Guest speakers discuss sustainable publishing in the digital era
By Caitlin McWeeney
Rejecting one-size-fits-all publishing and how to succeed in the changing world of journalism is what guest speakers talked about at the Starting a New and Sustainable Publication panel Monday.
John Garrett, publisher and founder of Community Impact Newspaper stressed the panelists’ general idea that despite what you hear from the people around you, print is not dead.
“We all need the newspaper to succeed,” Garrett said.”Radio and TV rip off content from the newspaper.”
Pat Niekamp, owner and publisher of Texas CEO magazine spoke about an anecdote about a previous business publication that took its 60-member editorial board to dinner at the Four Seasons every night. Although prefacing their statements with saying that each of their publications were different, the panelists all said this was extreme extravagance for small publications. Melinda Garvey, owner and publisher of Austin Women’s Magazine said that there are many reasons for
“These are lean times,” Garvey said. “Ad dollars are tight and we are all trying in the same small pool for the same money.”
The wide variety of publications in the panel did not stop them from saying that even though the new media is heavily prevalent, when current events happen people still turn to the newspaper or other printed publication they trust the most.
“If the Statesman decided to go online only, what difference is there between the Statesman and Joe’s blog dot com?” Garret said. “Content relevancy makes print work.”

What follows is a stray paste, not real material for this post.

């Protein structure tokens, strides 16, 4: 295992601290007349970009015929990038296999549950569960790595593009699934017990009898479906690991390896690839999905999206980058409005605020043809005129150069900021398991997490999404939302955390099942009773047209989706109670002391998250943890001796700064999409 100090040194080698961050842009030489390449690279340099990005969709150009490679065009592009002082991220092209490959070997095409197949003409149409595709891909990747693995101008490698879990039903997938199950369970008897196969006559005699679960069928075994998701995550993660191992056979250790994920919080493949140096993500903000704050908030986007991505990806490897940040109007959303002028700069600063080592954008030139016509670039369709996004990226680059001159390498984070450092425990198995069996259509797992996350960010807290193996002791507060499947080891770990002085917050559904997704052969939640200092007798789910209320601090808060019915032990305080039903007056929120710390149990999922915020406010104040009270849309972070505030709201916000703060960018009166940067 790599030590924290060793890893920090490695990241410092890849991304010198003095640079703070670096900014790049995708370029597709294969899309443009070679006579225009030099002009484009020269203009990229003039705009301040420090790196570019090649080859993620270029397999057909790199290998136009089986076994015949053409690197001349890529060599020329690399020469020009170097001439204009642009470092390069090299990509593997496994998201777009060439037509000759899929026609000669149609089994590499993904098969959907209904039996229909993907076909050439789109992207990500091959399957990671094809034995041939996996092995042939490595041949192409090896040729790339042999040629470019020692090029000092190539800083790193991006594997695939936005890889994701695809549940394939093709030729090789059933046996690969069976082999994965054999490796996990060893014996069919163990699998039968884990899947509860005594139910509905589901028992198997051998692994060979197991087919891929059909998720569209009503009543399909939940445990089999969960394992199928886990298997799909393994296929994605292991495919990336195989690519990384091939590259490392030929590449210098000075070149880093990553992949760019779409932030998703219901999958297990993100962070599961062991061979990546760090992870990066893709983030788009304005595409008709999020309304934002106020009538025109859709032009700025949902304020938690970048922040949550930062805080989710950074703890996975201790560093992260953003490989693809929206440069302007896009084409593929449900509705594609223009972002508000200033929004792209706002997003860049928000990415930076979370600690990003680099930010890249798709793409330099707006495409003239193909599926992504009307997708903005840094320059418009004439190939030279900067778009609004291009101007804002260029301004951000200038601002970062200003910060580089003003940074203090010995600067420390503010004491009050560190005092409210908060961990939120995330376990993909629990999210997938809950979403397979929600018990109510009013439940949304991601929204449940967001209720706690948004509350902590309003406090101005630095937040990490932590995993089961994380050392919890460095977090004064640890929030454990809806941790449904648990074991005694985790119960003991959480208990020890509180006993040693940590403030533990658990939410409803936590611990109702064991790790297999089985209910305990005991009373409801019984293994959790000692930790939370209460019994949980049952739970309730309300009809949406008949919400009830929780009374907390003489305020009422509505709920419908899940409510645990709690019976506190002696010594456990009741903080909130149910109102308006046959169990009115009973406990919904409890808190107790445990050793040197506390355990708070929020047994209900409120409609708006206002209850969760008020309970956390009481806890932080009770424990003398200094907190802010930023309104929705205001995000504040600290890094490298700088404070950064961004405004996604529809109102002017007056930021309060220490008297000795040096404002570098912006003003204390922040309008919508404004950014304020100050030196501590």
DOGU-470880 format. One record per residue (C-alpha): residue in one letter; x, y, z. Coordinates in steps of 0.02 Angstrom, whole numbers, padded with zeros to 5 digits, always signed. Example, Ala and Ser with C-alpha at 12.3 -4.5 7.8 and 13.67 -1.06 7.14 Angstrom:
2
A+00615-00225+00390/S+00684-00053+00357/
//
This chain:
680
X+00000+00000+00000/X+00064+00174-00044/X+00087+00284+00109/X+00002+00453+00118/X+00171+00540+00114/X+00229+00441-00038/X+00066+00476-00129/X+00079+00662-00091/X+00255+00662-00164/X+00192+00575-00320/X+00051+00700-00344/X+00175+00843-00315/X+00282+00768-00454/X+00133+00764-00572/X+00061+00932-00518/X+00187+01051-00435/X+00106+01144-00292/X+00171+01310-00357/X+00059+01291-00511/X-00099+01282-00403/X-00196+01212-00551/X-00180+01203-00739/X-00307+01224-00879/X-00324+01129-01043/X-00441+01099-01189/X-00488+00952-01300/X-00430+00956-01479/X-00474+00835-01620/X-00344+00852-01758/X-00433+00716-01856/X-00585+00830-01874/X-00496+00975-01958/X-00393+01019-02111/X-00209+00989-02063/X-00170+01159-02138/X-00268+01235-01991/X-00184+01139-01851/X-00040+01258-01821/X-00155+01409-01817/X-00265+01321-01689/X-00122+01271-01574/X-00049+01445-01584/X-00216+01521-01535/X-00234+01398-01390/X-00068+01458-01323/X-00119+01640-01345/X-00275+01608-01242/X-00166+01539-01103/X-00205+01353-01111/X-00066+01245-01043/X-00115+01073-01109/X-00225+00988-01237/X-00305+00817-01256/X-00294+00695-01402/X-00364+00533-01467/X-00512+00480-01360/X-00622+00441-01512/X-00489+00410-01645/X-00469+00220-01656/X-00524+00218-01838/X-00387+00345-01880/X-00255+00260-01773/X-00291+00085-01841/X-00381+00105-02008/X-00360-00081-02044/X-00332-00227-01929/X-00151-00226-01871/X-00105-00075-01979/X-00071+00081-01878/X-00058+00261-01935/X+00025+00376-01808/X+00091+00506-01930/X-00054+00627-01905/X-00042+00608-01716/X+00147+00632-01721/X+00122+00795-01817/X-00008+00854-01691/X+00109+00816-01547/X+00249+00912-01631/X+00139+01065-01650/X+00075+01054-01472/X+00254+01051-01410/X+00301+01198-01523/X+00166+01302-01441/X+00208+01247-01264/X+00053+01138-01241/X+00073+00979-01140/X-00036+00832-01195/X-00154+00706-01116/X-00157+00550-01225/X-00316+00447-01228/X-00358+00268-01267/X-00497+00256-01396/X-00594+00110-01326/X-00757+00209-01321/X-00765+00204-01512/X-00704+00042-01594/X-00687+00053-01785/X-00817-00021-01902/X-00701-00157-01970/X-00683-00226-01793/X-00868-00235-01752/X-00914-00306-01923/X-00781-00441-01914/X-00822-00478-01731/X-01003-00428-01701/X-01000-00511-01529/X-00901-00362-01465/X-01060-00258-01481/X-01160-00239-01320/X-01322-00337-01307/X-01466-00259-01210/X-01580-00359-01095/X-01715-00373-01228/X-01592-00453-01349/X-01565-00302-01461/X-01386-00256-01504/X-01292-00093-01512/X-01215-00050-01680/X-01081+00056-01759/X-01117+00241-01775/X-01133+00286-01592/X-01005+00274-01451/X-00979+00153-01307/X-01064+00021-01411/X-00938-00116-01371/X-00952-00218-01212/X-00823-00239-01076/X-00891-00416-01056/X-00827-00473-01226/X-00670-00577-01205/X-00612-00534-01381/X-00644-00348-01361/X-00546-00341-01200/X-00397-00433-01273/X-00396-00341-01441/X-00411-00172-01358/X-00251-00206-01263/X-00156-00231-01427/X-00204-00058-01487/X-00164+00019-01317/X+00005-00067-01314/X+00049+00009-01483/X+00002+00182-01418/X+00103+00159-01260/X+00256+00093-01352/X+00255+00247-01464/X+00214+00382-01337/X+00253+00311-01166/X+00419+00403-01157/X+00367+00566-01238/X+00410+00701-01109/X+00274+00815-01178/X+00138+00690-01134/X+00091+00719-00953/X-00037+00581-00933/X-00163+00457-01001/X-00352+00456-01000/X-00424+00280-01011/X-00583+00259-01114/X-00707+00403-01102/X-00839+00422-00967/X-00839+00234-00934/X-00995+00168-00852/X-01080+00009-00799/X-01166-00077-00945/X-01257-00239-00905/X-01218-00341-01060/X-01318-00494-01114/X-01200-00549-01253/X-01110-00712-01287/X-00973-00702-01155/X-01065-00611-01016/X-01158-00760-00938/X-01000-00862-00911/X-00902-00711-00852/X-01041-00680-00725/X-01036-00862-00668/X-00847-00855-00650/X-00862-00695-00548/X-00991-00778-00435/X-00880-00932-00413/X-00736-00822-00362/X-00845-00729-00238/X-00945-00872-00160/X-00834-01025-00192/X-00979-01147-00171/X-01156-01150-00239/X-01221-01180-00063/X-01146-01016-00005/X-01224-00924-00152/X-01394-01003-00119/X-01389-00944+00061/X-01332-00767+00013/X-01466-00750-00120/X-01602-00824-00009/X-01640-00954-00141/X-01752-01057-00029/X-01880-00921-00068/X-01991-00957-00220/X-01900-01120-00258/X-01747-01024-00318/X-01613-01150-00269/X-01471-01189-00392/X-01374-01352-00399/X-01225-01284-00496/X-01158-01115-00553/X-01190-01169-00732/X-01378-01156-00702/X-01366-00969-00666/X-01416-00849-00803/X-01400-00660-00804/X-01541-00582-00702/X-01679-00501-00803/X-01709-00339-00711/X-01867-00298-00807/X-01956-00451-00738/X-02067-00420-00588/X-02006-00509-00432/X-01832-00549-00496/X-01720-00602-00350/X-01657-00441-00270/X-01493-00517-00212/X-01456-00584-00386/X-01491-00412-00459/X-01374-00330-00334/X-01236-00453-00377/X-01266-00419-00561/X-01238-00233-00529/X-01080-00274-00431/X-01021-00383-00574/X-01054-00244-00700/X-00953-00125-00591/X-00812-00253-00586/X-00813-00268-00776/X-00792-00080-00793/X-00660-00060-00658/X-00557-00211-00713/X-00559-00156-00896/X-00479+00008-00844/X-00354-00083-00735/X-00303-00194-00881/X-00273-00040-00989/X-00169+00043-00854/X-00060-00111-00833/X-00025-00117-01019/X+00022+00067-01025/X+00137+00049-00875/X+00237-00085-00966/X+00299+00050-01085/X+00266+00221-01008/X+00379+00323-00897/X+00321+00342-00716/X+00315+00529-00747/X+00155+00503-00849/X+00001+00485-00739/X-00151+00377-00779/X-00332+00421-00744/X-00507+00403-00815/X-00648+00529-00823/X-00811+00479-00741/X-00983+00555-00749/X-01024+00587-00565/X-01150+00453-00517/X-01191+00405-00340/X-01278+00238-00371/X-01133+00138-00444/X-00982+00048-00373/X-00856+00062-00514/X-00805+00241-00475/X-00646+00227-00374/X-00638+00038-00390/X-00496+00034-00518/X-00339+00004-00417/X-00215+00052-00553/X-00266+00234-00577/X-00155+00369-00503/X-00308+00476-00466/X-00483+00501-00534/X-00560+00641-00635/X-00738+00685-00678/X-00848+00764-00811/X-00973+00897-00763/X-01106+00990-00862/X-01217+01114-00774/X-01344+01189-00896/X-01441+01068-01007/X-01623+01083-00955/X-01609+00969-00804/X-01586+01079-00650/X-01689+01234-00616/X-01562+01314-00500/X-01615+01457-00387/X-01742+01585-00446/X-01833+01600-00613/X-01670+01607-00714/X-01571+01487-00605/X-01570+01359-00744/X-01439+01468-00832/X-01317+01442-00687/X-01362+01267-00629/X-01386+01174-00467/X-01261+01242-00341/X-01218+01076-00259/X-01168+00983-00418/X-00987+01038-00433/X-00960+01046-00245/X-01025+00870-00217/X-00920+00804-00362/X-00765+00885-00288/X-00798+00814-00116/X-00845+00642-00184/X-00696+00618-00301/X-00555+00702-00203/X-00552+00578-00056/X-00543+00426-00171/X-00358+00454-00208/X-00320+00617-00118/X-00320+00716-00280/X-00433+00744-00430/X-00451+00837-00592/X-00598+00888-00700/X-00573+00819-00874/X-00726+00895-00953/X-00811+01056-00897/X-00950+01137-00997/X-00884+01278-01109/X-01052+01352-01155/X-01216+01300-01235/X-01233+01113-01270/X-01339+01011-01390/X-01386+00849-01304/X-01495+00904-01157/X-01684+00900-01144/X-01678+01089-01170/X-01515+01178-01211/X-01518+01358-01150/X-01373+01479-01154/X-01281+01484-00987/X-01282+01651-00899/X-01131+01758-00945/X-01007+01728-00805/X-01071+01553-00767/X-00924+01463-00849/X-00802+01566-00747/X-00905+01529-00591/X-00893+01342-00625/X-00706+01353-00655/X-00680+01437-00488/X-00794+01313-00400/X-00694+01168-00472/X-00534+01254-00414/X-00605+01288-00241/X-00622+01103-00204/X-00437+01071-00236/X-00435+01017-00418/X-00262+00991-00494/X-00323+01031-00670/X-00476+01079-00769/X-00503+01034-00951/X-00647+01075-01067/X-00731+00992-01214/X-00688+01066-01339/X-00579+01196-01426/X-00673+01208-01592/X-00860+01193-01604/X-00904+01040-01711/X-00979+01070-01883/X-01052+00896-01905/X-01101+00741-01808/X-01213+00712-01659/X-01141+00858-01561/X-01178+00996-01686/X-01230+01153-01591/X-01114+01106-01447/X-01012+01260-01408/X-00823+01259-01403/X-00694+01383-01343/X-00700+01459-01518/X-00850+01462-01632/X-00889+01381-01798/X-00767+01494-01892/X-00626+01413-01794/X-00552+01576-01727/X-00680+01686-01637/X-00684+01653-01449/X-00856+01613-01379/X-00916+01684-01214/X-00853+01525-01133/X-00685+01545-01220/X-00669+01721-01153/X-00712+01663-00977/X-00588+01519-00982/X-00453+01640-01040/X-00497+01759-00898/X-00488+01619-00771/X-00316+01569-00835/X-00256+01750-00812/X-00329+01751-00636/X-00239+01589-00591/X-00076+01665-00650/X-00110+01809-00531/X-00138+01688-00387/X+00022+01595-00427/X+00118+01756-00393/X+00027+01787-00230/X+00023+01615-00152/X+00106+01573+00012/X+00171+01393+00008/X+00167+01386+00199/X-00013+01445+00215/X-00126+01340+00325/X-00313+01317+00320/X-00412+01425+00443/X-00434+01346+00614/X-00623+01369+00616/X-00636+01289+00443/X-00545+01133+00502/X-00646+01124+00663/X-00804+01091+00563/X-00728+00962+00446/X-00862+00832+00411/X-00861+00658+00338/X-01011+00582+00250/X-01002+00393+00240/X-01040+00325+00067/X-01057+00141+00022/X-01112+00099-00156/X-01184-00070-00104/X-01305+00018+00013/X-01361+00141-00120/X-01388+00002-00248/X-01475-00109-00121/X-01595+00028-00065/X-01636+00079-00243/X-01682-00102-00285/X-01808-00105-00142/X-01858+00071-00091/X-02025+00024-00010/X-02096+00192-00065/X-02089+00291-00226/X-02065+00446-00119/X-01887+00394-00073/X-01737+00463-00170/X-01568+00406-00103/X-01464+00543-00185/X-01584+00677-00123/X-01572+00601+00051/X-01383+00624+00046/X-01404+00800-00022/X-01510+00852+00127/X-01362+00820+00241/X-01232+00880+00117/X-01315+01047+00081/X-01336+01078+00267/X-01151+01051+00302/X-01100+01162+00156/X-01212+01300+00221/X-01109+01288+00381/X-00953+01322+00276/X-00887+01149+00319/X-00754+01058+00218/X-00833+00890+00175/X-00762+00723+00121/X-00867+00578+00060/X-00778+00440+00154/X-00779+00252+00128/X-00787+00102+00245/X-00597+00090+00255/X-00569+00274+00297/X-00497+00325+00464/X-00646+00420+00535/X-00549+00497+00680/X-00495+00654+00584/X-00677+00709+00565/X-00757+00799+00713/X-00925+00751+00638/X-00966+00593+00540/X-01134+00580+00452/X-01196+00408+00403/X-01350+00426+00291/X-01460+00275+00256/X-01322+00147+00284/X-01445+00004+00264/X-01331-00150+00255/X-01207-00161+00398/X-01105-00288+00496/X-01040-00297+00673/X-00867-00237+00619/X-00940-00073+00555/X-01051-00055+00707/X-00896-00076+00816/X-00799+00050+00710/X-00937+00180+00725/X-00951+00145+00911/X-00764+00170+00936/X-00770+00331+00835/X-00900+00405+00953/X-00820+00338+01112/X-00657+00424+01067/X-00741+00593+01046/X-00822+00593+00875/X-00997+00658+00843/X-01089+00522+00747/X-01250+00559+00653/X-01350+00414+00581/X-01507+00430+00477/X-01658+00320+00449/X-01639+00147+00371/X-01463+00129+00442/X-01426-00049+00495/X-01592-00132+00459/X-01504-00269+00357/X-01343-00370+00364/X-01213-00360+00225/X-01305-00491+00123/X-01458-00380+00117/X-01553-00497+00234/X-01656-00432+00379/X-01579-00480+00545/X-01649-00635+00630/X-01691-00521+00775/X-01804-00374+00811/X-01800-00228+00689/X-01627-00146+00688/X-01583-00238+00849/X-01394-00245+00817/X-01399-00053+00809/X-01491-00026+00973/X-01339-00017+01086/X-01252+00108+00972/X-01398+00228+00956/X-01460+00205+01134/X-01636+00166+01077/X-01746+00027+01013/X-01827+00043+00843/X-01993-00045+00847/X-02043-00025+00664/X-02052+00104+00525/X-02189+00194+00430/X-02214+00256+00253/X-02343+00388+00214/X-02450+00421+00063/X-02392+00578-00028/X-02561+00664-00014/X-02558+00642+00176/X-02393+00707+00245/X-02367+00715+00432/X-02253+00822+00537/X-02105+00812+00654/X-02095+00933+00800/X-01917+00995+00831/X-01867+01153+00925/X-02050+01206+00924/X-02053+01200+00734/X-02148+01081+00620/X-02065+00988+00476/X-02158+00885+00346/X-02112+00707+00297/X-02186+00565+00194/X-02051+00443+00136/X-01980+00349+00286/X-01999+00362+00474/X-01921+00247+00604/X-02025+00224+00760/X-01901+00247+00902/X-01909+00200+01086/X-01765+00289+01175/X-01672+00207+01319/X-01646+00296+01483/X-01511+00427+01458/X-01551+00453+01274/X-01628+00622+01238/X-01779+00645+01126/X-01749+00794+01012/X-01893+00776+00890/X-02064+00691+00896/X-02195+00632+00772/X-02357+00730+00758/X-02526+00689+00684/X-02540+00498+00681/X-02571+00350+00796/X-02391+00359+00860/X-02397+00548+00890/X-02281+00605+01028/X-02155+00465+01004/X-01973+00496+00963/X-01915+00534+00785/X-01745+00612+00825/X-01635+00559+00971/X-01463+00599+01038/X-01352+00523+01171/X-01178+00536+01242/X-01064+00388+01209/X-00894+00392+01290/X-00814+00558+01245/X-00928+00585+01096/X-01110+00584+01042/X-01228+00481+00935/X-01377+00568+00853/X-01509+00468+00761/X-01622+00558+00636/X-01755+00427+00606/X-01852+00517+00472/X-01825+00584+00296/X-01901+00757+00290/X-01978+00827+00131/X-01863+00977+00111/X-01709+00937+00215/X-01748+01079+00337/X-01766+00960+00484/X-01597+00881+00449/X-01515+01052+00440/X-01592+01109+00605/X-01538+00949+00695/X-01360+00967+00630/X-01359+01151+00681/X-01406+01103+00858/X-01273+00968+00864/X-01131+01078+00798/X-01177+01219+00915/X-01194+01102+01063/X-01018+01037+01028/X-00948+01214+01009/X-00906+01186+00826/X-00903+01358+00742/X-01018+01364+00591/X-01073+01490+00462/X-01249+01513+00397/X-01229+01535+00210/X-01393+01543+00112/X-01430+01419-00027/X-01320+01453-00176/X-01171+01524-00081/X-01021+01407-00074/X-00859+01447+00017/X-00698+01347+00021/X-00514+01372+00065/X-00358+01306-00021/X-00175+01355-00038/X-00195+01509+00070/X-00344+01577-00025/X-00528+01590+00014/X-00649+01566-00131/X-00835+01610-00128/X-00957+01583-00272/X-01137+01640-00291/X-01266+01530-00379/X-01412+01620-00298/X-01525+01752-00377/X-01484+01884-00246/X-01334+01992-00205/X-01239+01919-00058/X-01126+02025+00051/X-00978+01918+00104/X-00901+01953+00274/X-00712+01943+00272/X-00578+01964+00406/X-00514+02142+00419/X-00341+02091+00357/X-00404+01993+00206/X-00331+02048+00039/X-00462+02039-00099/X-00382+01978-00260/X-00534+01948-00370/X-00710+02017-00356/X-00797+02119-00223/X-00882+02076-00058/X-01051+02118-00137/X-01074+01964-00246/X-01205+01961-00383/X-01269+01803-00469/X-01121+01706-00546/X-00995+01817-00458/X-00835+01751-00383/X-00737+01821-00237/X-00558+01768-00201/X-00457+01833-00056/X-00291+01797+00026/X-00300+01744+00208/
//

Content relevancy and knowing your target are some of the main points the panelists spoke about. Melinda Garvey said when she goes online she is so busy that a printed medium ad has to grab her attention to direct her to their specific website.
“Our magazine isn’t really targeted to college students,” she said. “We can’t cater to everyone.”
Niche publishing became the buzzword of the panel; Pat Niekamp explained that each of the panelists’ publications catered towards a specific generation, and that is just what Americans want.
“People are more in tuned to their likes,” Niekamp said. “Ads need to reach a specific audience.”
Melinda Garvey lived in Washington D.C for eight years and when she moved to Austin she noticed stories were missing in the Austin American Statesman about businesswomen.
“A friend of mine showed me Des Moines Women magazine and the hair on the back of my neck stood up,” Garvey said. “Oh my gosh, that’s it,” she said. “I could really make a publication that is inspirational to all women.”
He advised journalism students to expand their knowledge past journalism and explore other areas of education.
“Look at our backgrounds,” he said. “It’s a tough market. Differentiate yourself and don’t be afraid of business classes.”
Melinda Garvey offered this advice for journalism students who are just beginning their venture into the real world.
“Do whatever it takes— go above and beyond at work,” Garvey said. “First do your job well, then find out what more you can do.”